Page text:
During a press conference on March 21, 1962, President John F. Kennedy was asked about the reluctance of many American reservists to serve in Vietnam. Kennedy responded with a comment regarding the inequities of life, for military members and civilians alike. “Life is unfair”, he concluded. For many, posterity is equally unfair. History records countless individuals as villains, when the evidence points to a different reality; these people are simply unfairly judged. Often the propaganda of enemies or opposing viewpoints leads to the erroneous conclusion. Perceptions of some historic personages as villainous persists in media, myths, and often repeated and embellished falsehoods. Many are advanced as part of modern agendas, further misinforming the already misinformed. A lack of knowledge regarding historical facts allows misinformation to flourish.
Many of the people from history regarded today as villainous are in fact worthy of more respectable regard. They emerge from ancient times to the present day. Many are used in the current day as representative of undesirable behaviors, criminal activities, and worse. Continuing to present them as villains does nothing to harm them personally, but it alters the perspective of history as fact. Instead, it presents history as fiction. Here are several historical figures who deserve a better accounting of their roles in the past. Far from being the symbols of evil as perceived, they instead performed different roles, forgotten and buried in falsehoods. Some are used today as the very symbols of wickedness, presented as lessons of evil.
1. Marcus Junius Brutus fought for republican principles throughout his life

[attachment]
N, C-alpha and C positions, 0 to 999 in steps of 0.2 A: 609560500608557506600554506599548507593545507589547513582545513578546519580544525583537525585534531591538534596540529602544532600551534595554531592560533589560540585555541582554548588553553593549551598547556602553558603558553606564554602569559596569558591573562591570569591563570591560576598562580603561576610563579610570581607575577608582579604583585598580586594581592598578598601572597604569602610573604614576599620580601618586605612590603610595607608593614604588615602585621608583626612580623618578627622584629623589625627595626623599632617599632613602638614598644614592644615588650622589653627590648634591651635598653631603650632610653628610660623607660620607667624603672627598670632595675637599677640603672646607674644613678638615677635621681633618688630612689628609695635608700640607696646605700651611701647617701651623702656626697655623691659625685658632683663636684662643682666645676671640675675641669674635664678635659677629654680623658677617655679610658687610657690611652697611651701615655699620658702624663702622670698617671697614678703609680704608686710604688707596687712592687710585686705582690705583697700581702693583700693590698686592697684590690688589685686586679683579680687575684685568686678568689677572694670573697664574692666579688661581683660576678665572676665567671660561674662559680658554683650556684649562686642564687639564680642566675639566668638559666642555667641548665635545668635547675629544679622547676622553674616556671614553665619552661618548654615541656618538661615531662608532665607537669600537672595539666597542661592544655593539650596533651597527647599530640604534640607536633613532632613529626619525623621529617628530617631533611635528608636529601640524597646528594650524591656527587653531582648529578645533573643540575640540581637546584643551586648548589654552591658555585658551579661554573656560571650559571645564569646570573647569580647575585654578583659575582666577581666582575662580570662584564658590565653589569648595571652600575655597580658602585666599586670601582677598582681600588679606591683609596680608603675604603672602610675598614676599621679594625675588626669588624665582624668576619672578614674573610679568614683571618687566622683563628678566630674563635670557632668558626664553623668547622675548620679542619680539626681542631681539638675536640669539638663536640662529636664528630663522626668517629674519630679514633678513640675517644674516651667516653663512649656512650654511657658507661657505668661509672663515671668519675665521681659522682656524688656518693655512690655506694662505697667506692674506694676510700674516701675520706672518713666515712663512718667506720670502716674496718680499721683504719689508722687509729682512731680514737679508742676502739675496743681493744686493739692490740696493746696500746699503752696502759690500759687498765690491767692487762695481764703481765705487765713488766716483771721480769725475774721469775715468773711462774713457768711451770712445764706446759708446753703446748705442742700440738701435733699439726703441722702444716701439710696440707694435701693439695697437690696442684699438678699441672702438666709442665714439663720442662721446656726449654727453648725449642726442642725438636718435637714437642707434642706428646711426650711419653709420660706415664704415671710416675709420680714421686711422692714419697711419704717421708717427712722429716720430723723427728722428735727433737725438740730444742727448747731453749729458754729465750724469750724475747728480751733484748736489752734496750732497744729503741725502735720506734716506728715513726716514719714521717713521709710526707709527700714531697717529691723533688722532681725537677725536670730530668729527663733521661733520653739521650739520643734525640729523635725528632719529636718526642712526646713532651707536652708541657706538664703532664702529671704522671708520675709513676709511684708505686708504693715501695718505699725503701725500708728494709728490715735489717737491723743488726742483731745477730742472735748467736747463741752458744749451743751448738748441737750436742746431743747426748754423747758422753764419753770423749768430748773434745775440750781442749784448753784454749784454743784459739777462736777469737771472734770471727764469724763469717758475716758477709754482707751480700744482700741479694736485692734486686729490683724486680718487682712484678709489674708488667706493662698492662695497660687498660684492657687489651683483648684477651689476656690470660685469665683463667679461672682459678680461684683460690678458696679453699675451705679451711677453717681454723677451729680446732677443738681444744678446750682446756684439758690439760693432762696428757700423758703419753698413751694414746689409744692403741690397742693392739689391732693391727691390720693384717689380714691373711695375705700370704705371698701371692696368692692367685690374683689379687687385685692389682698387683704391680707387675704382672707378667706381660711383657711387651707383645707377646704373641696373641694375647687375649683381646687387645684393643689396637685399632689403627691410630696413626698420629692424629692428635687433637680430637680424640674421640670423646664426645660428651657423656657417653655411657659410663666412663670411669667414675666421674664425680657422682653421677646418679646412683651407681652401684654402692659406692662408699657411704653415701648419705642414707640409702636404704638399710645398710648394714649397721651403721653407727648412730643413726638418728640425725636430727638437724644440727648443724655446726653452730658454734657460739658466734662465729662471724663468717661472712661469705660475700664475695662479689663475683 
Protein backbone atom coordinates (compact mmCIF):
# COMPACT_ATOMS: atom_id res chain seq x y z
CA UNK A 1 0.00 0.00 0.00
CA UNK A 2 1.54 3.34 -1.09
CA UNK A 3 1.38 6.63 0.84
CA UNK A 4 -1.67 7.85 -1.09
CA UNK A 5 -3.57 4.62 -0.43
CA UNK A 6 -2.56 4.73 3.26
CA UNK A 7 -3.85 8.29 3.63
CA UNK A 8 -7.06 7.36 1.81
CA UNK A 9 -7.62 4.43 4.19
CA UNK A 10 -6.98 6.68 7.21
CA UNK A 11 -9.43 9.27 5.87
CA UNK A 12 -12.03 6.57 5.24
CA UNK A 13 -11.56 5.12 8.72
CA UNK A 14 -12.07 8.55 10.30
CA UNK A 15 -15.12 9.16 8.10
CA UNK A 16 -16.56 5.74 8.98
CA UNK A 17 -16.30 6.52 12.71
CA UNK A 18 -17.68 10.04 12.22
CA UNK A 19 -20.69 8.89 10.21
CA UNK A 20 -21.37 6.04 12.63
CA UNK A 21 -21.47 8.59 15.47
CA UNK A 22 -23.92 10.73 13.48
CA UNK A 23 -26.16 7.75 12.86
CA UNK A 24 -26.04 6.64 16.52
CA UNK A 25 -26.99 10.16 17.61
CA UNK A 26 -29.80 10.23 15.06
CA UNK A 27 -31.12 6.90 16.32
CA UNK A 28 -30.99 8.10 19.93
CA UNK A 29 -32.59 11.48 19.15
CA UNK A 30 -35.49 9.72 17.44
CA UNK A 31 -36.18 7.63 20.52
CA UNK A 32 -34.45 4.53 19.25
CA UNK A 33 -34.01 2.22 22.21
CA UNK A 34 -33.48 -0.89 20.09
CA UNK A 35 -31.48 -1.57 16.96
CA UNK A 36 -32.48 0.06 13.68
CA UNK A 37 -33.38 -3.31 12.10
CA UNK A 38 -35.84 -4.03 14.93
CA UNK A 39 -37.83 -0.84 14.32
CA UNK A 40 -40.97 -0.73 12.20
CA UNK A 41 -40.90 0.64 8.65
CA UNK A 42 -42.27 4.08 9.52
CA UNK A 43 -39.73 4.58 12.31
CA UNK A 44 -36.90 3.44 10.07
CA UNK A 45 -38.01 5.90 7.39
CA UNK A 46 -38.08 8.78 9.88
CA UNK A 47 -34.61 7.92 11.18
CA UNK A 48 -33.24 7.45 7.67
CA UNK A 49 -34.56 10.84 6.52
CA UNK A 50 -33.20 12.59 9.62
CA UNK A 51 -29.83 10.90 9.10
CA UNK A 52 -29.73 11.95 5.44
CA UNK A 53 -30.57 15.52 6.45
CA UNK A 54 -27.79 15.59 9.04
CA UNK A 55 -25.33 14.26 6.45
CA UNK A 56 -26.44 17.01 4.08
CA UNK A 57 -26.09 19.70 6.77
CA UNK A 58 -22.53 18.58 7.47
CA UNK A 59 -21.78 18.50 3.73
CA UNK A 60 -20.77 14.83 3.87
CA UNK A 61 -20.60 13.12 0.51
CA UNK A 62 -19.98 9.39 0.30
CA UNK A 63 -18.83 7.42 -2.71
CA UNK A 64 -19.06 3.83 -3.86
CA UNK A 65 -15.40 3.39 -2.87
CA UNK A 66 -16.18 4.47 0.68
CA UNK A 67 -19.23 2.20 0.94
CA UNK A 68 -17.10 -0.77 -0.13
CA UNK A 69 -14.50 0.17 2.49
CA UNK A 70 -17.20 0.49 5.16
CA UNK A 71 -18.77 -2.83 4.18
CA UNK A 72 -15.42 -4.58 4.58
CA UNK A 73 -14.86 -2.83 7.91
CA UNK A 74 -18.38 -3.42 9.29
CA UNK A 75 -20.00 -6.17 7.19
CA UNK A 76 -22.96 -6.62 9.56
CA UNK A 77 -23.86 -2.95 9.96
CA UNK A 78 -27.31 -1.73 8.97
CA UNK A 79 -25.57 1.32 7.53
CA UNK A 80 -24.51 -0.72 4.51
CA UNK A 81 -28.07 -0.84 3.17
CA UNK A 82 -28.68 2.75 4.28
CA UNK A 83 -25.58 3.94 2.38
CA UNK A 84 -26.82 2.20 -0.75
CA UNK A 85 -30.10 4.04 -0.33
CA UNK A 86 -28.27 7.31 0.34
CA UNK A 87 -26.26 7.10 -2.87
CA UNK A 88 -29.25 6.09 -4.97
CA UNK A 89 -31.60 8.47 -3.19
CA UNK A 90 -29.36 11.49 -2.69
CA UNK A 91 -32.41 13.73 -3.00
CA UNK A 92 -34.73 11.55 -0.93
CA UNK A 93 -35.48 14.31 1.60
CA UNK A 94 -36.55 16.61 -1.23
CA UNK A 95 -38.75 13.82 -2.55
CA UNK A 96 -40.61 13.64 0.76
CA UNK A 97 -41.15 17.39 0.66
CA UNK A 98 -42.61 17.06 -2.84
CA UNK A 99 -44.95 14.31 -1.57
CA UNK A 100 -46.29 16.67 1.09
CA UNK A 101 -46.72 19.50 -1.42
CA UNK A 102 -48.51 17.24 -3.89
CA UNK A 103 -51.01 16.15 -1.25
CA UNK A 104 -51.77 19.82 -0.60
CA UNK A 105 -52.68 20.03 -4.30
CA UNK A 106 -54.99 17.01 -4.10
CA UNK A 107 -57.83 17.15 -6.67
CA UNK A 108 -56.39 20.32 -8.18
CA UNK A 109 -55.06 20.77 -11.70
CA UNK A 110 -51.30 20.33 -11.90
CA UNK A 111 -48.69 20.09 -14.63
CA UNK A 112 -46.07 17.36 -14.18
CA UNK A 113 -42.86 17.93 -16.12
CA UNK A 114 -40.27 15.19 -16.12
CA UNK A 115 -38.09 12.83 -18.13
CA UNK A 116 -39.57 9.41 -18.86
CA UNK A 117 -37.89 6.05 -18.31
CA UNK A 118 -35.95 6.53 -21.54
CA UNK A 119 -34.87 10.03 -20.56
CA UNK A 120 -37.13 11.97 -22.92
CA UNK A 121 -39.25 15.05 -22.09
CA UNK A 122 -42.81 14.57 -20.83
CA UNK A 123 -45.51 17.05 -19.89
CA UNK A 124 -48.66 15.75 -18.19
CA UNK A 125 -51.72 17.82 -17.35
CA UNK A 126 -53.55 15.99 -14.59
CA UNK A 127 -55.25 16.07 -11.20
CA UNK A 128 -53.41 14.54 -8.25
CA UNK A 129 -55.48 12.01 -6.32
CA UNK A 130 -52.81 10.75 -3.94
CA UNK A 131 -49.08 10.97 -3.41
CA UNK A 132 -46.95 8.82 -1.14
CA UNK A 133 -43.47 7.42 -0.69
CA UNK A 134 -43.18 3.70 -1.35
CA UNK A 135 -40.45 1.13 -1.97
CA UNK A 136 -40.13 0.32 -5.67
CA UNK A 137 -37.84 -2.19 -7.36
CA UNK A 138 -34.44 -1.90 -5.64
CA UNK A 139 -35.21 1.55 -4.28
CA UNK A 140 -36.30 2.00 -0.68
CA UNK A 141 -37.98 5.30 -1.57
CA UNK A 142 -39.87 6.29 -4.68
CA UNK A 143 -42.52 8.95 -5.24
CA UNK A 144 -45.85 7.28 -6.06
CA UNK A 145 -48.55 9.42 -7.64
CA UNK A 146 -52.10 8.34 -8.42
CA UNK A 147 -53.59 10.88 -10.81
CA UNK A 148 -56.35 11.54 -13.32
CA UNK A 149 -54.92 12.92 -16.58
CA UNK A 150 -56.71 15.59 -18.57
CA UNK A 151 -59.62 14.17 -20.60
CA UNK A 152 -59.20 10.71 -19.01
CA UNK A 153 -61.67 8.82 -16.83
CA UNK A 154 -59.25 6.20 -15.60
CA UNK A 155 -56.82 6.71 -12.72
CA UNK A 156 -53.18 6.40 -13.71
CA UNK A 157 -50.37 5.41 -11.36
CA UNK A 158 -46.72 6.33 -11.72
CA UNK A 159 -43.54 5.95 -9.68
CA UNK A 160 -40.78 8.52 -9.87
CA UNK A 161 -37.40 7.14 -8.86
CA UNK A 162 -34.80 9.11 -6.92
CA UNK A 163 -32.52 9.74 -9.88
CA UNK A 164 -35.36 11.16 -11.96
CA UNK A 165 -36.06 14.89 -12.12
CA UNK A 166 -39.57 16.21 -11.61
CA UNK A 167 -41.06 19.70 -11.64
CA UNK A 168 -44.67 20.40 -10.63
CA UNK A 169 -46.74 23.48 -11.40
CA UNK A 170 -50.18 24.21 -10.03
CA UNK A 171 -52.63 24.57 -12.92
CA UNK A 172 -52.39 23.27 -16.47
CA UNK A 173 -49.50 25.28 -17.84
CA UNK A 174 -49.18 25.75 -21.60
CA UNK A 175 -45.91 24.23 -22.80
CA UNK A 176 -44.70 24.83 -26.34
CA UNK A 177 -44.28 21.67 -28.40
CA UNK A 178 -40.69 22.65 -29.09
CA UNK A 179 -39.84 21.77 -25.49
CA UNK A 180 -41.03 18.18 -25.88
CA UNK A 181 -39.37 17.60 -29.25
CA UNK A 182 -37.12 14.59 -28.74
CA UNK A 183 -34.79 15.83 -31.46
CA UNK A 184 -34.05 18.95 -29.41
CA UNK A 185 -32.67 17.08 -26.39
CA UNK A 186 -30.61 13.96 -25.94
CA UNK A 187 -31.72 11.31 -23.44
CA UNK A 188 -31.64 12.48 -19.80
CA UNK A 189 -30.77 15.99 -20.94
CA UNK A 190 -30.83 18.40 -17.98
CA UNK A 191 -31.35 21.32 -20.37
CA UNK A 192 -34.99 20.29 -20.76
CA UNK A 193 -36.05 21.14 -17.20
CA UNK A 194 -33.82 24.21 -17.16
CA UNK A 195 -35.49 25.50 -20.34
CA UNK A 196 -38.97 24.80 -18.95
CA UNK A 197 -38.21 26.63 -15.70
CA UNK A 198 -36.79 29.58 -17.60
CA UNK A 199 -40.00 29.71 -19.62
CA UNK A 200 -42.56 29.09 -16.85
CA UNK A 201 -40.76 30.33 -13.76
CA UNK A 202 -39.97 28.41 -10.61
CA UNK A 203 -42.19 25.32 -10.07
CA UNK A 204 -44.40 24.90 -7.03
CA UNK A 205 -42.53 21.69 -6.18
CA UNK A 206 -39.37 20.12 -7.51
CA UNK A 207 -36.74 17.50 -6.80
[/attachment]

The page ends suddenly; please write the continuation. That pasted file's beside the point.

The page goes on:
Known to history as Brutus, the most famous of the assassins of Julius Caesar, Marcus Junius Brutus’s name ranks with that of Judas Iscariot as a betrayer. Dante’s Inferno places Brutus, along with Cassius (a fellow assassin of Caesar), and Judas in the three maws of Satan, in the ninth and final circle of hell. As Julius Caesar grew increasingly tyrannical and presented himself as above Roman law, the opposition of those determined to retain Rome as a Republic grew. Brutus became a leader of the Republicans. During the civil war which broke out in 49 BCE, Brutus sided with the legions of Pompey. Pompey suffered defeat at the Battle of Pharsalus in 48 BCE, and Brutus surrendered to Caesar’s forces. He received amnesty from his conqueror, and returned to the Roman Senate. Caesar’s growingly imperious rule led to a conspiracy in the Senate to assassinate him.
Following the famous assassination on the Ides of March, chaos within Roman lands led to another civil war. Eventually Octavian assumed dictatorial powers and Brutus and other conspirators against Julius Caesar, having been previously granted amnesty, were retroactively condemned to death. Brutus assembled Republican forces in Greece to fight the armies of Octavian and Mark Antony. After being defeated at Philippi Brutus committed suicide rather than face execution by his enemies. The Republic of Rome became the Roman Empire, and the power of the Roman Senate waned before that of the Emperor. The Republic for which Brutus and his associates fought became a dictatorship, remaining one for the rest of its existence. The victors ensured Brutus’s name and reputation became one reflecting treachery and betrayal an unfair judgement for over 2,000 years.